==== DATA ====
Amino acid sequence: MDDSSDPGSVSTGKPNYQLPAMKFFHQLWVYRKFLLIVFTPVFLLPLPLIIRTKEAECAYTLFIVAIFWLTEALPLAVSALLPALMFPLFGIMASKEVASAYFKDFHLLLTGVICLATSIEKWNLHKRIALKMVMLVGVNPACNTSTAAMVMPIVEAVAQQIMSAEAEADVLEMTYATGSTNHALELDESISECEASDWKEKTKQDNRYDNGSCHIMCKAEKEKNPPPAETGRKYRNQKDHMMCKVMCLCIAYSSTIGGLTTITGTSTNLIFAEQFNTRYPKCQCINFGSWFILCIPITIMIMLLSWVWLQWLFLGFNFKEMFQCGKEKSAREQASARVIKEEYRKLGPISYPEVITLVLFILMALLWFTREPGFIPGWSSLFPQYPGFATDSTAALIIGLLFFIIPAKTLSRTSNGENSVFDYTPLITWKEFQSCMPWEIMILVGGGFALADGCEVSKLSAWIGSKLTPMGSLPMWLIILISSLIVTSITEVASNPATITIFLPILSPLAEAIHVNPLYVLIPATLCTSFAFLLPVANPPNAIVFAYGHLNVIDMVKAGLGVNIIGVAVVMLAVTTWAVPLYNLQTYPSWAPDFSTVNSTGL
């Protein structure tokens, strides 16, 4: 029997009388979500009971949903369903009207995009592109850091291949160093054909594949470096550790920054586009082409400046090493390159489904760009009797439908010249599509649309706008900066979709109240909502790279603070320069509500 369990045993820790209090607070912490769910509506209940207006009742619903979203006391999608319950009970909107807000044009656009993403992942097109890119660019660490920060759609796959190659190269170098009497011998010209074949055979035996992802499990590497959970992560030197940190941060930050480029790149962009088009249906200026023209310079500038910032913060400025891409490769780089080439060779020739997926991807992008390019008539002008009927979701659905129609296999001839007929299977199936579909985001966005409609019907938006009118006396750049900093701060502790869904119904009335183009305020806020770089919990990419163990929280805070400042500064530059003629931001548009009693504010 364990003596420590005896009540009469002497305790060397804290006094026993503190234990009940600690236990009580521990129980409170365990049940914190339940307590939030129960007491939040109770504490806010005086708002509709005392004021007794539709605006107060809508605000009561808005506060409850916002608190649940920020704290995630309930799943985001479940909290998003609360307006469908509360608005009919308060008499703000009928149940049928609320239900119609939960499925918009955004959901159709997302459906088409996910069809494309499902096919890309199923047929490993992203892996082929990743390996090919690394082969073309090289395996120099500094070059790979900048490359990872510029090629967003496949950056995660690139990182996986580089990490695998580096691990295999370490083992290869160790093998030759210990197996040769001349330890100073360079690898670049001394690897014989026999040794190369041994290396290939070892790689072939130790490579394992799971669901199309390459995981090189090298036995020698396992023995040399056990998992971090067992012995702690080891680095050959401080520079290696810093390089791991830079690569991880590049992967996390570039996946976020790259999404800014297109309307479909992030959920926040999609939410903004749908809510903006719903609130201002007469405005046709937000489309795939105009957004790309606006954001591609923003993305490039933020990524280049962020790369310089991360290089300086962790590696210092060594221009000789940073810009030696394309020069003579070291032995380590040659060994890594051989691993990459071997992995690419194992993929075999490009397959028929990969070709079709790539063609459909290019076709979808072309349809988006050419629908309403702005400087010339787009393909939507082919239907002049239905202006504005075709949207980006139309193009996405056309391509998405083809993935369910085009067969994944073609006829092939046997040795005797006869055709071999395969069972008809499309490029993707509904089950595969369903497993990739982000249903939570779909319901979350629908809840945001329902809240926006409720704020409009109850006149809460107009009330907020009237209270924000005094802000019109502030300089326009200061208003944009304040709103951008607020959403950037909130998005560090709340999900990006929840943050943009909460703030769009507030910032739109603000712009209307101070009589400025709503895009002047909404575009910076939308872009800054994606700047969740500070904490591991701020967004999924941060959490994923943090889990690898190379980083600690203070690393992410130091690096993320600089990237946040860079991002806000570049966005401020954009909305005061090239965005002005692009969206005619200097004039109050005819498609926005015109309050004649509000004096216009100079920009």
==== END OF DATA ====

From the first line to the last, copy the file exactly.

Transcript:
Amino acid sequence: MDDSSDPGSVSTGKPNYQLPAMKFFHQLWVYRKFLLIVFTPVFLLPLPLIIRTKEAECAYTLFIVAIFWLTEALPLAVSALLPALMFPLFGIMASKEVASAYFKDFHLLLTGVICLATSIEKWNLHKRIALKMVMLVGVNPACNTSTAAMVMPIVEAVAQQIMSAEAEADVLEMTYATGSTNHALELDESISECEASDWKEKTKQDNRYDNGSCHIMCKAEKEKNPPPAETGRKYRNQKDHMMCKVMCLCIAYSSTIGGLTTITGTSTNLIFAEQFNTRYPKCQCINFGSWFILCIPITIMIMLLSWVWLQWLFLGFNFKEMFQCGKEKSAREQASARVIKEEYRKLGPISYPEVITLVLFILMALLWFTREPGFIPGWSSLFPQYPGFATDSTAALIIGLLFFIIPAKTLSRTSNGENSVFDYTPLITWKEFQSCMPWEIMILVGGGFALADGCEVSKLSAWIGSKLTPMGSLPMWLIILISSLIVTSITEVASNPATITIFLPILSPLAEAIHVNPLYVLIPATLCTSFAFLLPVANPPNAIVFAYGHLNVIDMVKAGLGVNIIGVAVVMLAVTTWAVPLYNLQTYPSWAPDFSTVNSTGL
């Protein structure tokens, strides 16, 4: 029997009388979500009971949903369903009207995009592109850091291949160093054909594949470096550790920054586009082409400046090493390159489904760009009797439908010249599509649309706008900066979709109240909502790279603070320069509500 369990045993820790209090607070912490769910509506209940207006009742619903979203006391999608319950009970909107807000044009656009993403992942097109890119660019660490920060759609796959190659190269170098009497011998010209074949055979035996992802499990590497959970992560030197940190941060930050480029790149962009088009249906200026023209310079500038910032913060400025891409490769780089080439060779020739997926991807992008390019008539002008009927979701659905129609296999001839007929299977199936579909985001966005409609019907938006009118006396750049900093701060502790869904119904009335183009305020806020770089919990990419163990929280805070400042500064530059003629931001548009009693504010 364990003596420590005896009540009469002497305790060397804290006094026993503190234990009940600690236990009580521990129980409170365990049940914190339940307590939030129960007491939040109770504490806010005086708002509709005392004021007794539709605006107060809508605000009561808005506060409850916002608190649940920020704290995630309930799943985001479940909290998003609360307006469908509360608005009919308060008499703000009928149940049928609320239900119609939960499925918009955004959901159709997302459906088409996910069809494309499902096919890309199923047929490993992203892996082929990743390996090919690394082969073309090289395996120099500094070059790979900048490359990872510029090629967003496949950056995660690139990182996986580089990490695998580096691990295999370490083992290869160790093998030759210990197996040769001349330890100073360079690898670049001394690897014989026999040794190369041994290396290939070892790689072939130790490579394992799971669901199309390459995981090189090298036995020698396992023995040399056990998992971090067992012995702690080891680095050959401080520079290696810093390089791991830079690569991880590049992967996390570039996946976020790259999404800014297109309307479909992030959920926040999609939410903004749908809510903006719903609130201002007469405005046709937000489309795939105009957004790309606006954001591609923003993305490039933020990524280049962020790369310089991360290089300086962790590696210092060594221009000789940073810009030696394309020069003579070291032995380590040659060994890594051989691993990459071997992995690419194992993929075999490009397959028929990969070709079709790539063609459909290019076709979808072309349809988006050419629908309403702005400087010339787009393909939507082919239907002049239905202006504005075709949207980006139309193009996405056309391509998405083809993935369910085009067969994944073609006829092939046997040795005797006869055709071999395969069972008809499309490029993707509904089950595969369903497993990739982000249903939570779909319901979350629908809840945001329902809240926006409720704020409009109850006149809460107009009330907020009237209270924000005094802000019109502030300089326009200061208003944009304040709103951008607020959403950037909130998005560090709340999900990006929840943050943009909460703030769009507030910032739109603000712009209307101070009589400025709503895009002047909404575009910076939308872009800054994606700047969740500070904490591991701020967004999924941060959490994923943090889990690898190379980083600690203070690393992410130091690096993320600089990237946040860079991002806000570049966005401020954009909305005061090239965005002005692009969206005619200097004039109050005819498609926005015109309050004649509000004096216009100079920009």